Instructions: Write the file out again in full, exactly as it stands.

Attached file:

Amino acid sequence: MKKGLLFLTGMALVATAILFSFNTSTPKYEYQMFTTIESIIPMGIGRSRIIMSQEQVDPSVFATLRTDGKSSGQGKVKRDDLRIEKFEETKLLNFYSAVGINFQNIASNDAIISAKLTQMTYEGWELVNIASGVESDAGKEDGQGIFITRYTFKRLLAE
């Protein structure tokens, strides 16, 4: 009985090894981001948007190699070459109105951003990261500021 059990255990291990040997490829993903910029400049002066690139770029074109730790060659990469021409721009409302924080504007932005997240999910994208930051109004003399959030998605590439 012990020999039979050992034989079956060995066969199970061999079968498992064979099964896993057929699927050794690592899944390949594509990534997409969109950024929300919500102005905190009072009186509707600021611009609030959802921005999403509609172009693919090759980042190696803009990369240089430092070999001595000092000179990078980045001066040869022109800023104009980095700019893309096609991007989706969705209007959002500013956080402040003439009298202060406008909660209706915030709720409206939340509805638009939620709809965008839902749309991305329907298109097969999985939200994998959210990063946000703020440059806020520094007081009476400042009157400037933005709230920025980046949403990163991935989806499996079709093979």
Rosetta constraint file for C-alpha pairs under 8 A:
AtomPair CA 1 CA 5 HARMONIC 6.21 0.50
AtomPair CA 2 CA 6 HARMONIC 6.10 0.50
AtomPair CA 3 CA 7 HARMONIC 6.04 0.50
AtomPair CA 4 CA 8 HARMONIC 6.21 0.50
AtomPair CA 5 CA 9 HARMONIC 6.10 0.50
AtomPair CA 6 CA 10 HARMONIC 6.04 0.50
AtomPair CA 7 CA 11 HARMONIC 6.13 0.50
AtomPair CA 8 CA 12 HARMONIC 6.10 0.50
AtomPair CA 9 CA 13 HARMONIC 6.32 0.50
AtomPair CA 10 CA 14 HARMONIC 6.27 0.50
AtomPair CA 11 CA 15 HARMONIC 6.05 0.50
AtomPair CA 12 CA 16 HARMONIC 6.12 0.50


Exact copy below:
Amino acid sequence: MKKGLLFLTGMALVATAILFSFNTSTPKYEYQMFTTIESIIPMGIGRSRIIMSQEQVDPSVFATLRTDGKSSGQGKVKRDDLRIEKFEETKLLNFYSAVGINFQNIASNDAIISAKLTQMTYEGWELVNIASGVESDAGKEDGQGIFITRYTFKRLLAE
């Protein structure tokens, strides 16, 4: 009985090894981001948007190699070459109105951003990261500021 059990255990291990040997490829993903910029400049002066690139770029074109730790060659990469021409721009409302924080504007932005997240999910994208930051109004003399959030998605590439 012990020999039979050992034989079956060995066969199970061999079968498992064979099964896993057929699927050794690592899944390949594509990534997409969109950024929300919500102005905190009072009186509707600021611009609030959802921005999403509609172009693919090759980042190696803009990369240089430092070999001595000092000179990078980045001066040869022109800023104009980095700019893309096609991007989706969705209007959002500013956080402040003439009298202060406008909660209706915030709720409206939340509805638009939620709809965008839902749309991305329907298109097969999985939200994998959210990063946000703020440059806020520094007081009476400042009157400037933005709230920025980046949403990163991935989806499996079709093979």
Rosetta constraint file for C-alpha pairs under 8 A:
AtomPair CA 1 CA 5 HARMONIC 6.21 0.50
AtomPair CA 2 CA 6 HARMONIC 6.10 0.50
AtomPair CA 3 CA 7 HARMONIC 6.04 0.50
AtomPair CA 4 CA 8 HARMONIC 6.21 0.50
AtomPair CA 5 CA 9 HARMONIC 6.10 0.50
AtomPair CA 6 CA 10 HARMONIC 6.04 0.50
AtomPair CA 7 CA 11 HARMONIC 6.13 0.50
AtomPair CA 8 CA 12 HARMONIC 6.10 0.50
AtomPair CA 9 CA 13 HARMONIC 6.32 0.50
AtomPair CA 10 CA 14 HARMONIC 6.27 0.50
AtomPair CA 11 CA 15 HARMONIC 6.05 0.50
AtomPair CA 12 CA 16 HARMONIC 6.12 0.50